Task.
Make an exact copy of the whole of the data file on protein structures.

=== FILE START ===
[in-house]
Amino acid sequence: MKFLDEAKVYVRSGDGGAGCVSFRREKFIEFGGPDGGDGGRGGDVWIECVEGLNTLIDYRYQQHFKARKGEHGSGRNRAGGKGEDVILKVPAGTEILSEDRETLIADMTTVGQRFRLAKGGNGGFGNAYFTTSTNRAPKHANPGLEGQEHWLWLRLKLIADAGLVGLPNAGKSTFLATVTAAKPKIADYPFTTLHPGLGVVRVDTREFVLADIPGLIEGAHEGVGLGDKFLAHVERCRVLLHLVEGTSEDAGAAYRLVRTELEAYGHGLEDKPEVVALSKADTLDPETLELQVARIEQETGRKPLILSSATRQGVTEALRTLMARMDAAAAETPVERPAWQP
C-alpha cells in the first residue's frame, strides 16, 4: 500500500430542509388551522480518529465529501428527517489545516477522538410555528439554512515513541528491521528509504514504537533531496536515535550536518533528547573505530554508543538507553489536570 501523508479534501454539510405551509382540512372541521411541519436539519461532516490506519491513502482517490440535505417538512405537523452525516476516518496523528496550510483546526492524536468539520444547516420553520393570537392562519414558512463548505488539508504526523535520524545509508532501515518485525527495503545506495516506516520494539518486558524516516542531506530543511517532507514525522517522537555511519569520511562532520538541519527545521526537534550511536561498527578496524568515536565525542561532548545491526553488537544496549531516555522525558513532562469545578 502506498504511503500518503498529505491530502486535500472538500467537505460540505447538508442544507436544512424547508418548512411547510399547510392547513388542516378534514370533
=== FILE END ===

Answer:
[in-house]
Amino acid sequence: MKFLDEAKVYVRSGDGGAGCVSFRREKFIEFGGPDGGDGGRGGDVWIECVEGLNTLIDYRYQQHFKARKGEHGSGRNRAGGKGEDVILKVPAGTEILSEDRETLIADMTTVGQRFRLAKGGNGGFGNAYFTTSTNRAPKHANPGLEGQEHWLWLRLKLIADAGLVGLPNAGKSTFLATVTAAKPKIADYPFTTLHPGLGVVRVDTREFVLADIPGLIEGAHEGVGLGDKFLAHVERCRVLLHLVEGTSEDAGAAYRLVRTELEAYGHGLEDKPEVVALSKADTLDPETLELQVARIEQETGRKPLILSSATRQGVTEALRTLMARMDAAAAETPVERPAWQP
C-alpha cells in the first residue's frame, strides 16, 4: 500500500430542509388551522480518529465529501428527517489545516477522538410555528439554512515513541528491521528509504514504537533531496536515535550536518533528547573505530554508543538507553489536570 501523508479534501454539510405551509382540512372541521411541519436539519461532516490506519491513502482517490440535505417538512405537523452525516476516518496523528496550510483546526492524536468539520444547516420553520393570537392562519414558512463548505488539508504526523535520524545509508532501515518485525527495503545506495516506516520494539518486558524516516542531506530543511517532507514525522517522537555511519569520511562532520538541519527545521526537534550511536561498527578496524568515536565525542561532548545491526553488537544496549531516555522525558513532562469545578 502506498504511503500518503498529505491530502486535500472538500467537505460540505447538508442544507436544512424547508418548512411547510399547510392547513388542516378534514370533